Hospitality Consulting Services
400 Spear Street, Suite 106
San Francisco, CA 94105
|by Rick Swig, November 2003
The hotel real estate segment seems to be a trend leader when demand is spiraling downward and then a follower when demand recovers. This has become evident in this recent cycle. First came the deterioration of the corporate segment, when travel was victimized by economic cutbacks, and then the leisure segment fol-lowed, when terrorist attacks and deteriorating personal wealth slowed travel. In a recovery, however, hotel revenue improvement will not anticipate economic growth.
Revenue deterioration has reached as high as 40% in some markets over the past 36 months, while operating profitability has shrunk, in many cases, by more than 50% due to the inability to slash fixed operating expenses. The primary impact of these declines has been felt in the top 20 urban markets, where the economy soared to its high-est levels in 2000 and where both the corporate and inter-national leisure travel segments are important to room demand.
But what about asset value? By the end of the last decade it became clear that market value mostly had to do with trailing 12-, 24- or 36-month net operating income trends.
Buyers, sellers and lenders seemed to have reached an agreement that at least some target of value was identified through a quotient of a cap rate and NOI. In this environment, it seems that other factors in assessing property value are being considered. As the decline of revenue has reached the point where profitability decreases have accelerated faster than customer receipts, NOI slides have escalated just as fast. Shouldn’t this mean that values are declining with equal speed?
Although there has not been a voluminous amount of transactions during 2003, those that have occurred included premium pricing, which reeks of speculation on a recovery in the hotel sector. But why? Economic reports are still erratic. While there are some trends pointing to a stabilization in individual business segments, there are reports of unrealized earning levels, continued conser-vatism with regard to a forecasted expansion and minimal indication that foreign capital is re-entering the US.
In addition, recent trends indicate that companies are still holding back on business travel. Few surveys on corporate travel are forecasting major increases for 2004 at this time. Meanwhile, negotiations for high volume travel accounts are increasingly challenging, as traditionally high volume accounts are not able to produce anticipated levels.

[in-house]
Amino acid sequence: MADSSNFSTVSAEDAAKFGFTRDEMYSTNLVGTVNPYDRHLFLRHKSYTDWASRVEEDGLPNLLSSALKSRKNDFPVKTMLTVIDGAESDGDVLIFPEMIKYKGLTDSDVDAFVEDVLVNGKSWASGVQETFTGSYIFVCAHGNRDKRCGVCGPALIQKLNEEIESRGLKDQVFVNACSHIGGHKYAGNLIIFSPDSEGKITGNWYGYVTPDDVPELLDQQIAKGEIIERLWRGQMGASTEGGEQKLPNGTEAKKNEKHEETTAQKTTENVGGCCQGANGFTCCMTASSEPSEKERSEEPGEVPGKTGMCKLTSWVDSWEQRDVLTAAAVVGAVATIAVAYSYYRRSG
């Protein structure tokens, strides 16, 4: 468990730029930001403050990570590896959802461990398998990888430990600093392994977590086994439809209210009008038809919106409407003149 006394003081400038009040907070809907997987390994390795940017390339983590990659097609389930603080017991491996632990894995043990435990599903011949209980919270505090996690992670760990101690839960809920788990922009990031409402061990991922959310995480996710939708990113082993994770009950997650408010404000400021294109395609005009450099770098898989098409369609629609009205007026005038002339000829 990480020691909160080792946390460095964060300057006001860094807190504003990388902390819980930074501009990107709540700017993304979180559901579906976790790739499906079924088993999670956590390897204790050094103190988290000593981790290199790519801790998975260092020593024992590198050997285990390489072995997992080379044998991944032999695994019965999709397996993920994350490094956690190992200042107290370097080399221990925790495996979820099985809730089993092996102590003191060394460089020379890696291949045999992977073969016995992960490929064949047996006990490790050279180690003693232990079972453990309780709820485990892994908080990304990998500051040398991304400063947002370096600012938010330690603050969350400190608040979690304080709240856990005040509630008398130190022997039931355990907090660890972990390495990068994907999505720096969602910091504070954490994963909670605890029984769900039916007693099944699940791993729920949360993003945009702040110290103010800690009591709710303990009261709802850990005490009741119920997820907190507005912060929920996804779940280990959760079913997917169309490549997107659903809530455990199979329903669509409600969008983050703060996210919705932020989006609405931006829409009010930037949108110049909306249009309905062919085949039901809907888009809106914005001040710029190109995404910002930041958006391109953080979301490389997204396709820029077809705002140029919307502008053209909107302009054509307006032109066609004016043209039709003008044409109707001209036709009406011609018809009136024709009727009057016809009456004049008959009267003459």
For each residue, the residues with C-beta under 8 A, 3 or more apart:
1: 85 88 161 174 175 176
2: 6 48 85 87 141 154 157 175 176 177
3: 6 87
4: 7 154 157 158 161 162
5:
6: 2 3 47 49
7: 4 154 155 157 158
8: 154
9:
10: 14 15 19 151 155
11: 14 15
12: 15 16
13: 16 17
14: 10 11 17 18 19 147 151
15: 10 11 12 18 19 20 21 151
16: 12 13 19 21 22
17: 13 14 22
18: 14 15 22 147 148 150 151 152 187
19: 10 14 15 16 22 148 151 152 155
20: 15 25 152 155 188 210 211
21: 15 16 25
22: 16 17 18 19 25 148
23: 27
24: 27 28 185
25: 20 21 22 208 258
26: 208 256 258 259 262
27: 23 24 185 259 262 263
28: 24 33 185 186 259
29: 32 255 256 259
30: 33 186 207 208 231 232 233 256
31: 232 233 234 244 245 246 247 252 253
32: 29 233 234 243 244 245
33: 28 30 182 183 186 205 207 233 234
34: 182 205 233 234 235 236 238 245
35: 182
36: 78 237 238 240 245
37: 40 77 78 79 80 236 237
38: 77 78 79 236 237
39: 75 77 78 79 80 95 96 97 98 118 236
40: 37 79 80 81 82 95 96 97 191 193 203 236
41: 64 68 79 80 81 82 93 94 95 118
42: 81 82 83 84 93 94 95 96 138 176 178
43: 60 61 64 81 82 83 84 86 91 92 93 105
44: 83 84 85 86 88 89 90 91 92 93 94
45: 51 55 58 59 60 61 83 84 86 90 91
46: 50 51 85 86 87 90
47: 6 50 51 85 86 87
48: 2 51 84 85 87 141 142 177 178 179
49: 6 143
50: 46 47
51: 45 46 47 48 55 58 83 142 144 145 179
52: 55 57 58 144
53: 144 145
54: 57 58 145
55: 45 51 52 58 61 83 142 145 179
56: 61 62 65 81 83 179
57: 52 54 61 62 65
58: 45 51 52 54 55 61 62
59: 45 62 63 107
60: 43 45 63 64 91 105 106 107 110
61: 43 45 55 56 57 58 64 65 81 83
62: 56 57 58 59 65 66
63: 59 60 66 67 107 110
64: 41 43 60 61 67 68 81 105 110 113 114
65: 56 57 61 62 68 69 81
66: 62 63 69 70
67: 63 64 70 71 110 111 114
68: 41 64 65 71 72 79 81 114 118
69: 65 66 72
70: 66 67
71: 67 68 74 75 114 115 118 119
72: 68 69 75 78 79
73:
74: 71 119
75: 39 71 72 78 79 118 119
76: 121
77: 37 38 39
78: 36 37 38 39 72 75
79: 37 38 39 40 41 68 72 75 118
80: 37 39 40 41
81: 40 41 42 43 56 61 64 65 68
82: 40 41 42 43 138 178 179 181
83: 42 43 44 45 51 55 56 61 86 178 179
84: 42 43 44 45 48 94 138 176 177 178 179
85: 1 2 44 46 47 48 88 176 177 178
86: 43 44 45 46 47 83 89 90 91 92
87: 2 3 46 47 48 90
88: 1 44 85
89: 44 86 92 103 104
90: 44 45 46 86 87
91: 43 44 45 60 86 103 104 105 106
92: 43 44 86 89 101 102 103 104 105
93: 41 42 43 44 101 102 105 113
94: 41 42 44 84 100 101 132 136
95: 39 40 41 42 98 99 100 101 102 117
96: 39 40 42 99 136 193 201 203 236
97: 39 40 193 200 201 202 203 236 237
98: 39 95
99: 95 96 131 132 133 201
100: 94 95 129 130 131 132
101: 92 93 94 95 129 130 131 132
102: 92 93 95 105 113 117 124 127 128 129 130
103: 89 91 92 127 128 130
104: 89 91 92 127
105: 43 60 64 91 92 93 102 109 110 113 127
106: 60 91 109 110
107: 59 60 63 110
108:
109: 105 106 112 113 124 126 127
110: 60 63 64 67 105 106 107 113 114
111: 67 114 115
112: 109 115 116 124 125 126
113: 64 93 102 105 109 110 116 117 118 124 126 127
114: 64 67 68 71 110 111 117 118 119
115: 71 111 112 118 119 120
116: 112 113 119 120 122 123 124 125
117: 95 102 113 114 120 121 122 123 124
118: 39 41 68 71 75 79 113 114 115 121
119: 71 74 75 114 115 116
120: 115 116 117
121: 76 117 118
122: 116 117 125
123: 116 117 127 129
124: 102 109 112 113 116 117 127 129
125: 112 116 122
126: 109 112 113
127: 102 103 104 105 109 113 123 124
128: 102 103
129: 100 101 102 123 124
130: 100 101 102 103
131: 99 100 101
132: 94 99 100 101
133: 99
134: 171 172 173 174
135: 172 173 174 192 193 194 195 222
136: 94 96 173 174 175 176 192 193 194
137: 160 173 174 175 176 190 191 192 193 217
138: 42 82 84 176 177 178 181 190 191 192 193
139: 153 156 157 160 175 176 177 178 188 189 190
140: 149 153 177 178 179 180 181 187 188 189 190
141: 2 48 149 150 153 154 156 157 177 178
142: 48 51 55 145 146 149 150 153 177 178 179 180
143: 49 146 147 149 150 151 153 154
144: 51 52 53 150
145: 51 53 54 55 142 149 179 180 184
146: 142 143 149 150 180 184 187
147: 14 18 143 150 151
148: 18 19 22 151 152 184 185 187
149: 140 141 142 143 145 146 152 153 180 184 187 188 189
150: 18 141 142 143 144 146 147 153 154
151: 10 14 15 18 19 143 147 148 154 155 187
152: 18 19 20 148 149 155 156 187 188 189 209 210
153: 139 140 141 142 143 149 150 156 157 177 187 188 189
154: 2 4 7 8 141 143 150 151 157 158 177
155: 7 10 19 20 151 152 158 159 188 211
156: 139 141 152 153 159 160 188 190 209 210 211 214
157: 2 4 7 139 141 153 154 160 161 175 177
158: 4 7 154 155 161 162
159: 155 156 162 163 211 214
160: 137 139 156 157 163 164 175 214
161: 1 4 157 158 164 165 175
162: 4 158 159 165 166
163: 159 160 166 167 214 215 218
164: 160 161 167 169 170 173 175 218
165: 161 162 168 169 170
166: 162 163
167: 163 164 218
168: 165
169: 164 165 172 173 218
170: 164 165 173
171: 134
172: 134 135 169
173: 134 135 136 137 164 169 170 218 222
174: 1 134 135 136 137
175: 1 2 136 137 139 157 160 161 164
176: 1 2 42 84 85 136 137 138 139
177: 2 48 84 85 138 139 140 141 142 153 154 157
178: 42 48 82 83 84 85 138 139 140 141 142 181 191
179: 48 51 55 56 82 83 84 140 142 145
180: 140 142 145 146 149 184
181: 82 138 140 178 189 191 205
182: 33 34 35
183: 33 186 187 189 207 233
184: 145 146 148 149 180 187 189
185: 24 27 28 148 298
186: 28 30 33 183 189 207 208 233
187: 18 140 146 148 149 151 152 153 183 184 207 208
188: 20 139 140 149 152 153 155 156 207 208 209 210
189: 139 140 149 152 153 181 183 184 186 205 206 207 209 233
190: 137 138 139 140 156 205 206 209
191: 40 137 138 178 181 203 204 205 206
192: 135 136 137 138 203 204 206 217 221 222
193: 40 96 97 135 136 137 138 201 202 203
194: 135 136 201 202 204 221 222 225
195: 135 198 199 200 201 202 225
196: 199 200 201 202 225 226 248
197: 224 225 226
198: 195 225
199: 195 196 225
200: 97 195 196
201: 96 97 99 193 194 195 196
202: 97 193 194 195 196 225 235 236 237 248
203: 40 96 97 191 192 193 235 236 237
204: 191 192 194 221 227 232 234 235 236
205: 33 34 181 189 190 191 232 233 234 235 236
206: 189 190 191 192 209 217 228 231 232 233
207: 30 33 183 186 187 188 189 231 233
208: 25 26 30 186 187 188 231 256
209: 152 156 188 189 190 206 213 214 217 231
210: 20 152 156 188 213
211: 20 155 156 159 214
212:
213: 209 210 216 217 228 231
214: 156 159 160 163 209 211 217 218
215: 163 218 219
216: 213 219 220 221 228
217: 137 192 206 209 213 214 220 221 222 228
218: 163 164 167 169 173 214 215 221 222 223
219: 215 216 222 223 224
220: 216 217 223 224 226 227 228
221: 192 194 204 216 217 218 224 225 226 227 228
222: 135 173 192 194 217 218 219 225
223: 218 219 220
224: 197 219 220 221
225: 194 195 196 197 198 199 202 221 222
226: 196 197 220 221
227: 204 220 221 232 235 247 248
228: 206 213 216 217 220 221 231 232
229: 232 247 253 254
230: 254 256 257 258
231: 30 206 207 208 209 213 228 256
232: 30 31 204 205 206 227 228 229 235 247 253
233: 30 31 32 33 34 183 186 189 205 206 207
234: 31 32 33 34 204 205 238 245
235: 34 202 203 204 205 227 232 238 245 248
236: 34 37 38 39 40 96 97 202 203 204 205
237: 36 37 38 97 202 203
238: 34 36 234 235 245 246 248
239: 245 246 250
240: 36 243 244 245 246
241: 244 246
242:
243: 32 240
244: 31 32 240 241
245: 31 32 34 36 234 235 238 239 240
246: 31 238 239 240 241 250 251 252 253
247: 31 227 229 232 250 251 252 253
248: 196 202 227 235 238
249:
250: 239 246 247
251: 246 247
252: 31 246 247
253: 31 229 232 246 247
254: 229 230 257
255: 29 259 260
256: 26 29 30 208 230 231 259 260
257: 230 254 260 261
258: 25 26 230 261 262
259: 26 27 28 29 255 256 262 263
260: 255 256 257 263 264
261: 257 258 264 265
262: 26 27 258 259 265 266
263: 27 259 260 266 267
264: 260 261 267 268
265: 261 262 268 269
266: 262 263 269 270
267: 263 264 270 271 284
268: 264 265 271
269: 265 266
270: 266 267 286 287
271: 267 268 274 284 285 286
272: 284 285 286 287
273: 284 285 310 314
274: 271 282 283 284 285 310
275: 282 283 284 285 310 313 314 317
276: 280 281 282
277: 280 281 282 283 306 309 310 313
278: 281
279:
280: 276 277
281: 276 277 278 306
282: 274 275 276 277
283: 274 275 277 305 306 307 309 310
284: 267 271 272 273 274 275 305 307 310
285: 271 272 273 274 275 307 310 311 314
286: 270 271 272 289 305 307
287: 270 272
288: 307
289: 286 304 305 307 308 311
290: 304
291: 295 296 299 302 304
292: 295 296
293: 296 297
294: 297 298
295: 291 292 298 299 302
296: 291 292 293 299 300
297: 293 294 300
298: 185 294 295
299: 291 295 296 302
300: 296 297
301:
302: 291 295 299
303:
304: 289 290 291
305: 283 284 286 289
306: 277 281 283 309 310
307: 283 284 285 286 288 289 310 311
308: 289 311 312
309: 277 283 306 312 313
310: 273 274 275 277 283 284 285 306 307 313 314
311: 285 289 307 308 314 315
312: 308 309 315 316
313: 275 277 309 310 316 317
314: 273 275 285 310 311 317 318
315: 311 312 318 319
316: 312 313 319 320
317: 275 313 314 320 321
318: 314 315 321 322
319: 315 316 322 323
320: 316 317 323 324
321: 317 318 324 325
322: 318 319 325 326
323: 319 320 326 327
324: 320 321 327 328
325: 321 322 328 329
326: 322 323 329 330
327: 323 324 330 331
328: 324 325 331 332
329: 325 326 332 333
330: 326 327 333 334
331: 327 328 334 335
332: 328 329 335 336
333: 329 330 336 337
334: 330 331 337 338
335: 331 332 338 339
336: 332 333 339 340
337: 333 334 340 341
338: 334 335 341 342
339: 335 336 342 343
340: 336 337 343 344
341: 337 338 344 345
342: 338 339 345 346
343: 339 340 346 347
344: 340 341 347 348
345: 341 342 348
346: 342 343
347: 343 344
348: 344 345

Bargain hunting has become the game, and customers are learning that the best room rate is only a “point and click” away and not through their travel agent, company resource or meeting planner. Commercial travelers are not always booking through their in-plant agency, leisure travelers have left their travel agents behind and meeting attendees are booking outside of the specified room block—all to get the real deal. As a result, even as demand is increasing in many markets, room-rate levels are still retreating. This will continue to put downward pressure on RevPAR and profitability.
For the speculators who are buying properties in anticipation of the great recovery, they may have to wait awhile for adequate investment returns, as cash flow and property values may not readily increase. Additionally, if there are interest rates increases, which will undermine financing deals and shift debt payments upward, the current investors who are playing the interest rate spread will be challenged. The current mantra in the lodging industry is that there is too much money chasing too few deals, as the segment has for some reason found itself viewed as opportunistic. Due to too much speculation on a recovery, the only opportunity that may exist is with a longer-term hold on a piece of property in anticipation of demand growth and solid profitability.
Hotel investors may not be taking the time to properly research markets before swooping down to pay highly speculative prices for assets. The historically tried and true markets may not be reliable; although predisposed as candidates for a recovery, they may not respond favor-ably. Many traditional patterns have changed in this cycle, which makes assumptions from past experience obsolete. It’s time to revisit acquisition fundamentals. Value should be based on net income trends, while speculation should involve complete market and property research before an acquisition is made.
Rick Swig is president of RSBA & Associates, a hospitality industry consulting firm based in San Francisco. He may be contacted at firstname.lastname@example.org.
RSBA & Associates
400 Spear Street, Suite 106
San Francisco, CA 94105
Tel: (415) 541-7722
Fax: (415) 541-5333
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